Unsurprisingly, Brexit remains at the top of the agenda for many currency market participants as the clock counts down to next weekend’s emergency EU leaders’ summit. This has been arranged to endorse the proposal document which was tabled last week—but would see the UK tied indefinitely into a customs union as a result. With a firm deadline in place, the political tempo in Westminster will accelerate markedly in the coming days, and a leadership challenge for Theresa May remains a very real possibility. The Prime Minister may have survived the weekend – and the Pound appears to have posted a token bounce in recognition of this fact – but it seems inevitable that hostility towards the proposals will increase in the near-term.
The weekend also saw the US and China meet as part of the Asia-Pacific Economic Cooperation (APEC) summit; although there was no progress seen here in terms of an outline trade deal between the two nations. This may well be seen at the G20 summit due to be held in Argentina later this month, especially if Donald Trump is looking for a potentially headline-making statement, but concerns are mounting over the short-term fallout which could be seen. A slowing Chinese economy is being bolstered by Yuan devaluation, but some Chinese companies who are using US Dollar denominated debt are being pushed towards the risk of default. Prospects such as this will do little to encourage risk-taking, and as a result, this could serve to push the Dollar higher across the board.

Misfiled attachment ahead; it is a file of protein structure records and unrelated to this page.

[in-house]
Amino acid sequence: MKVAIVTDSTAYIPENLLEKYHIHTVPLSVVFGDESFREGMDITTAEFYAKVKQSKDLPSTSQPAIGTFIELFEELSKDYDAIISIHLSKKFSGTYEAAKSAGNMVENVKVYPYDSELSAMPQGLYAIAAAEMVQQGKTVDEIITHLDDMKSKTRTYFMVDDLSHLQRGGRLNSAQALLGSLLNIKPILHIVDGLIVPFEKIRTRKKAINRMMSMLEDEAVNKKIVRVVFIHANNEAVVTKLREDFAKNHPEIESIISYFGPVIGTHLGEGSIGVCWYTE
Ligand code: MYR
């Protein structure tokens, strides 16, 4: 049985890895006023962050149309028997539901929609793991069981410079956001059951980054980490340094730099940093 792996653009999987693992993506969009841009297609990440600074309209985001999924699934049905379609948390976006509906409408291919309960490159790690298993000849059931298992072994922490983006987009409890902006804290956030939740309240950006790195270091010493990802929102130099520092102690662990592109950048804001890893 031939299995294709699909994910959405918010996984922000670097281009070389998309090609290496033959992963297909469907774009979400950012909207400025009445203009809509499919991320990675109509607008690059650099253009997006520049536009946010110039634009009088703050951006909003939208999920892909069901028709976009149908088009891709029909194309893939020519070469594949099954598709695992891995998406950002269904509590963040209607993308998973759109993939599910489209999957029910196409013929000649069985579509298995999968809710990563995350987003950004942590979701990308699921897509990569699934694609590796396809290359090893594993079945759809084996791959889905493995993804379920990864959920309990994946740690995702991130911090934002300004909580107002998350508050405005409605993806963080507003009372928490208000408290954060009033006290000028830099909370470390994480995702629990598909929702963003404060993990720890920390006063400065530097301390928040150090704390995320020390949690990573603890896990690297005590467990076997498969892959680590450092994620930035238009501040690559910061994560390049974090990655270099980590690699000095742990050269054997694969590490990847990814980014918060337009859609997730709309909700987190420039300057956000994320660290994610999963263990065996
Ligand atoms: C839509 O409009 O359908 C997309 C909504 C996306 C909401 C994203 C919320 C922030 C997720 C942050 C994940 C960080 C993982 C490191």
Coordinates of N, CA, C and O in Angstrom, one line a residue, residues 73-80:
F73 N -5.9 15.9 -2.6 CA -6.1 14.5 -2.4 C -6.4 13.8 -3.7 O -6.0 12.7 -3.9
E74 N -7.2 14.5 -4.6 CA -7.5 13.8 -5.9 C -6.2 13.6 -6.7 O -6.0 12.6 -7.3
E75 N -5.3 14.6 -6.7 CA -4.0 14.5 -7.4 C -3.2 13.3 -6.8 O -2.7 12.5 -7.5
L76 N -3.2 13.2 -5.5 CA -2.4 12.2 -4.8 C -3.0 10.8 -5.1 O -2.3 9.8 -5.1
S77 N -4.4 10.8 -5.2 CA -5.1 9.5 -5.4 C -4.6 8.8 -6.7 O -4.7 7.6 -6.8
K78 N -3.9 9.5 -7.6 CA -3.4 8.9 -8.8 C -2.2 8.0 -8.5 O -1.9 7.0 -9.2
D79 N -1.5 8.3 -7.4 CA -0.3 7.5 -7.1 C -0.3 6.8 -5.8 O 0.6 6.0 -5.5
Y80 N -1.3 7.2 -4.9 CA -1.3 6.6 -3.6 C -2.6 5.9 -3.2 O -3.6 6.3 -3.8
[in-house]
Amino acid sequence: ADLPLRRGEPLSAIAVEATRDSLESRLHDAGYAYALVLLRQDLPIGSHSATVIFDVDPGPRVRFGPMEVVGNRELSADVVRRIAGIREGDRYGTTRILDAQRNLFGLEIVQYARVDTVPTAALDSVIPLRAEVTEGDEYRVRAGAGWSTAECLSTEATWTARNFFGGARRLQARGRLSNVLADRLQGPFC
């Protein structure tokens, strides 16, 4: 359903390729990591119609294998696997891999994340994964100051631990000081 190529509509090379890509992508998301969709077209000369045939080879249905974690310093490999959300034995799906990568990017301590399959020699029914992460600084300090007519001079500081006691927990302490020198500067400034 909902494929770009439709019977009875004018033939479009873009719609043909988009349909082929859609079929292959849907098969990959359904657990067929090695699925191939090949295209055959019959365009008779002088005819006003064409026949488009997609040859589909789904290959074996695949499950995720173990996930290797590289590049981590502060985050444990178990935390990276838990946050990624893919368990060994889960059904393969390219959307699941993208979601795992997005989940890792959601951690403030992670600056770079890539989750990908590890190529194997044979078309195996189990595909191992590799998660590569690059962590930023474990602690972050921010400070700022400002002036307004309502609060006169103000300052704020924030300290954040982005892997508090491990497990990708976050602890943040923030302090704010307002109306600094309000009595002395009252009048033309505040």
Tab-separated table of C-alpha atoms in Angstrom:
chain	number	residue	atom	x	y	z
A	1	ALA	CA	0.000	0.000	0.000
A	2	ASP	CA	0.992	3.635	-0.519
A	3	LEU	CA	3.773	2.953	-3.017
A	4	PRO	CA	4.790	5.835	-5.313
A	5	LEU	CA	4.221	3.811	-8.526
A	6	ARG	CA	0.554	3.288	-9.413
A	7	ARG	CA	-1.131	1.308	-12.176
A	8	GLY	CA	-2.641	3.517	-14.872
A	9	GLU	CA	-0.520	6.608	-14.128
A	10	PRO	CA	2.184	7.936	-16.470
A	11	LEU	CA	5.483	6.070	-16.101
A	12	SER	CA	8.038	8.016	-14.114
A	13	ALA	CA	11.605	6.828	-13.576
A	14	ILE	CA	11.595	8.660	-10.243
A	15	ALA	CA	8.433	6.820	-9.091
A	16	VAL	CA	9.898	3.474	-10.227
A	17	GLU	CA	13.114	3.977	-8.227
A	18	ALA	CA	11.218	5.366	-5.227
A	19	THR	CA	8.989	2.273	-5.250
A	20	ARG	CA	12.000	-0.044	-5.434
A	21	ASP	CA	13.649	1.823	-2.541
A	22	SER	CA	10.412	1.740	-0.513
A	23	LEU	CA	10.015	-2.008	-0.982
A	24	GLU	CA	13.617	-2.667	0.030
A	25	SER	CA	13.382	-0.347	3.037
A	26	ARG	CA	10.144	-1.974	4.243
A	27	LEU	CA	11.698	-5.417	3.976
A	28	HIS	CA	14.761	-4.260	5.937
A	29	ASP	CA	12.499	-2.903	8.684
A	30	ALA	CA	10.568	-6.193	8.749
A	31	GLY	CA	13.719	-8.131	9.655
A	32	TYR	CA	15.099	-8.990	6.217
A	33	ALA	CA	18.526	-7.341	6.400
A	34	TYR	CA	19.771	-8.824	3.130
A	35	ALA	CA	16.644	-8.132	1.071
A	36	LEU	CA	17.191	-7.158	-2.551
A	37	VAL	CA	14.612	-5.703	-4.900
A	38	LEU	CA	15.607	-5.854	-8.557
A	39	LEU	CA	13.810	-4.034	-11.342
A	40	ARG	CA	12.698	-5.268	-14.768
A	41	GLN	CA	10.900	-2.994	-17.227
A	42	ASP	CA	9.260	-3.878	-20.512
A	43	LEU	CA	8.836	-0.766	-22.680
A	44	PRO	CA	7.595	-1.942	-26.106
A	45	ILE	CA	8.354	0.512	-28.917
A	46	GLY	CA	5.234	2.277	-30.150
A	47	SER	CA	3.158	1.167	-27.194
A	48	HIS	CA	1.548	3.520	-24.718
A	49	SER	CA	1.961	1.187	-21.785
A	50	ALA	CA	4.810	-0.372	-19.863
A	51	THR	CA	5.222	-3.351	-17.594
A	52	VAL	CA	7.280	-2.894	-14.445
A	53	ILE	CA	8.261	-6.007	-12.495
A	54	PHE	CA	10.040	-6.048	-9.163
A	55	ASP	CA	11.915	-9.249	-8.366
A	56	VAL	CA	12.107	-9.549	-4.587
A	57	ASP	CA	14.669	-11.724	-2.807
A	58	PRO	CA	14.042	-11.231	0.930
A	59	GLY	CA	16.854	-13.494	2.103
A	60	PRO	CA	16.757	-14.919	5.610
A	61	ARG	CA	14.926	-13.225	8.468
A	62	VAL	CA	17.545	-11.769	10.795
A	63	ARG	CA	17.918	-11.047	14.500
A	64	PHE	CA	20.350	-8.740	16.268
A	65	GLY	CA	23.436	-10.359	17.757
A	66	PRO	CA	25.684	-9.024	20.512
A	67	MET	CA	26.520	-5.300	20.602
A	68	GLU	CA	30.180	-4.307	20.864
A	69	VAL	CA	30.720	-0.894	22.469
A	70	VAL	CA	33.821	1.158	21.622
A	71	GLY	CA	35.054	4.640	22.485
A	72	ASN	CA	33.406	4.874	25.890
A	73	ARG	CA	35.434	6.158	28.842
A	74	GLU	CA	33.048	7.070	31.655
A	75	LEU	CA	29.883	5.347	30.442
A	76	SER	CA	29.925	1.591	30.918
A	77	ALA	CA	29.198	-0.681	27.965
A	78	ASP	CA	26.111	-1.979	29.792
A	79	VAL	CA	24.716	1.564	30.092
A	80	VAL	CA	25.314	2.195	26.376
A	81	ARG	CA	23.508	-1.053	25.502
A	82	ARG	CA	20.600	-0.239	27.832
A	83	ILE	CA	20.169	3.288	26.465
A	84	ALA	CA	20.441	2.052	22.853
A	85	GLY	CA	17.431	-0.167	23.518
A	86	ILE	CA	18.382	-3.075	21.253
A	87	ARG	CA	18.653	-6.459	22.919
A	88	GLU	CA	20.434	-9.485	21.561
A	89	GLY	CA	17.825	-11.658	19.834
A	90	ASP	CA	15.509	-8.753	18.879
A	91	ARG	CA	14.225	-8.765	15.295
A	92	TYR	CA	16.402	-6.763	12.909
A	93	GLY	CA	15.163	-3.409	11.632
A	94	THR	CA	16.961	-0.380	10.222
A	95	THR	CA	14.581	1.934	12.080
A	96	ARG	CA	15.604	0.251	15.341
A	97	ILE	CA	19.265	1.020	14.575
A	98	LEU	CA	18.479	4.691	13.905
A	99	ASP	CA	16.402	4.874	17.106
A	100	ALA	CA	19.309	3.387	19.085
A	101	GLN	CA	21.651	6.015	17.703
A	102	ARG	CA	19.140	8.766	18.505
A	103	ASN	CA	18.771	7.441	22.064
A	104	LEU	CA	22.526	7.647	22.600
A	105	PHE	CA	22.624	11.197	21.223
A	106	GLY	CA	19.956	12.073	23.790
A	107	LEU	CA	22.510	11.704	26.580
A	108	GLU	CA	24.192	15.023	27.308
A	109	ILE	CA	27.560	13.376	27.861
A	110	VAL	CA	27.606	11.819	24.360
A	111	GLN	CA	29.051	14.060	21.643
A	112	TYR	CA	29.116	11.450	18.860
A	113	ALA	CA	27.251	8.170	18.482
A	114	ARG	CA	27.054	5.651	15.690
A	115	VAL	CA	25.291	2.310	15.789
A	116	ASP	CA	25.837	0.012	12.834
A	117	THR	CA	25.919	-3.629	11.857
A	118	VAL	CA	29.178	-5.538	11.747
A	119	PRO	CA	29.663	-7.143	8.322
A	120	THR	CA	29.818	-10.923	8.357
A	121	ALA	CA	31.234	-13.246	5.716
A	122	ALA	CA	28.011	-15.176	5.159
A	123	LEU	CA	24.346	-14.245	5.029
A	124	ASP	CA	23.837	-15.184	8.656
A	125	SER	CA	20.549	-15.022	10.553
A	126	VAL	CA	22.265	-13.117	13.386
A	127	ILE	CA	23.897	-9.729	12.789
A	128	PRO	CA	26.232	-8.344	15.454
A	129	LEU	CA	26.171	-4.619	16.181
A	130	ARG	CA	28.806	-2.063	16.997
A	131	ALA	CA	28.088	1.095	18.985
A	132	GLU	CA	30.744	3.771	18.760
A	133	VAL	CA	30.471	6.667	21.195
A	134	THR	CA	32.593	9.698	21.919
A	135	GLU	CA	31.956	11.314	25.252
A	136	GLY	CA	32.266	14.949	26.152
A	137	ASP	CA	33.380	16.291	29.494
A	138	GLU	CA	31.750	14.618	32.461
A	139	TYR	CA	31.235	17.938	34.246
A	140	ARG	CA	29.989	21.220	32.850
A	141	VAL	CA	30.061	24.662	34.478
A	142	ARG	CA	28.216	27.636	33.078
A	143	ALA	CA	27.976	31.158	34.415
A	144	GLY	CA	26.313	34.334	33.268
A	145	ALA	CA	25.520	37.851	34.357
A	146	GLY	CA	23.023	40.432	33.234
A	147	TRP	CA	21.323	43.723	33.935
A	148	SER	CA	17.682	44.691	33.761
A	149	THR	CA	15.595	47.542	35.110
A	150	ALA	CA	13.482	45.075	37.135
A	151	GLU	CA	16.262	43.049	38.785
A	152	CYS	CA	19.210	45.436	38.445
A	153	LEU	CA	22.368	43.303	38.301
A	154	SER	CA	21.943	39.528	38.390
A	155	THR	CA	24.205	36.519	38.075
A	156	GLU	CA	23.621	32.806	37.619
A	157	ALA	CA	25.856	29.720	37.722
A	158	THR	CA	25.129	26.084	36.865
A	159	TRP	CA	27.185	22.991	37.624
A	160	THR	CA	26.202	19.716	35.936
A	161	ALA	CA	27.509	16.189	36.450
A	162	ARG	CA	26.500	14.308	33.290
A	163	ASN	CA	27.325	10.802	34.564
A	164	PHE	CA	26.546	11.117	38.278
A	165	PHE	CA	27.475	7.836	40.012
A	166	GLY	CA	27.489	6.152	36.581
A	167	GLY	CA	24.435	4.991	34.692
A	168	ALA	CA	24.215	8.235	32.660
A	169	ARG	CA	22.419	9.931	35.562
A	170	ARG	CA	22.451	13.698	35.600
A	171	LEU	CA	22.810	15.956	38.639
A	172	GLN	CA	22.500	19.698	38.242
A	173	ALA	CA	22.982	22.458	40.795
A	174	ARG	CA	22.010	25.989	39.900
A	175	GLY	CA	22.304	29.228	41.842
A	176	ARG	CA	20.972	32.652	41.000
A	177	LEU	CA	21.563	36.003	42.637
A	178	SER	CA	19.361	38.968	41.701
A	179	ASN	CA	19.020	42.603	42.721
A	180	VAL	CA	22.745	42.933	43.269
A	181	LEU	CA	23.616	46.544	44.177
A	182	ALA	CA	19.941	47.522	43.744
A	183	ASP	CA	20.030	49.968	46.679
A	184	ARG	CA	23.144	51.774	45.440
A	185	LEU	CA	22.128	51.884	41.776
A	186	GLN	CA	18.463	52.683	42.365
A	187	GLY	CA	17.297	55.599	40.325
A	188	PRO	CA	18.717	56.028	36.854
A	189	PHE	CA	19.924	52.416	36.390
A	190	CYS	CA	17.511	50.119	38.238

The Italian budget question is still on the table, with Rome refusing to budge against Brussels’ criticism of the austerity-busting proposals. Despite assurances from the Italian government that growth targets can be achieved and asset sales will be undertaken to reduce the deficit, the European Commission is tipped to trigger the so-called ‘Excessive Deficit Procedure’, possibly as soon as this week. That would leave the battle between the two ongoing into the spring, and through European Parliament elections which are expected to see fresh gains for anti-austerity parties. In other words, Italy has an incentive to ride this storm out, as six months down the line could see a far more supportive approach to such policies—although it’s unlikely to provide any medium-term support for the Euro.
Economic data is very thin on the ground today, although once again it’s the political narrative that stands to dominate. The Pound yet again has the potential to see some of the most significant swings as the battle over Brexit plays out further and as has already been experienced, movements on the currency could be both swift and significant in size.
The Pound has made some gains from last week’s lows against the US Dollar, although there is plenty of safe-haven justification for buying into the USD for now. Unless some positive progress is seen over Brexit, the next move could readily be lower once again.
The Euro made gains on Friday helped along by some better than expected inflation data, which in turn is providing support for the European Central Bank’s (ECB) plan to normalise monetary policy. However, sustaining this upside against a mounting risk-off bias and political uncertainty in the European Union could prove difficult.
Despite notable losses for the Pound against the Euro last week, the risk still remains weighted on the downside. This is attributed to the political uncertainty in the UK, and the fact that in the short-term, the UK arguably has more to lose from Brexit than the Eurozone. While a change in sentiment could see value hunters rushing in, against the current backdrop, this does seem unlikely.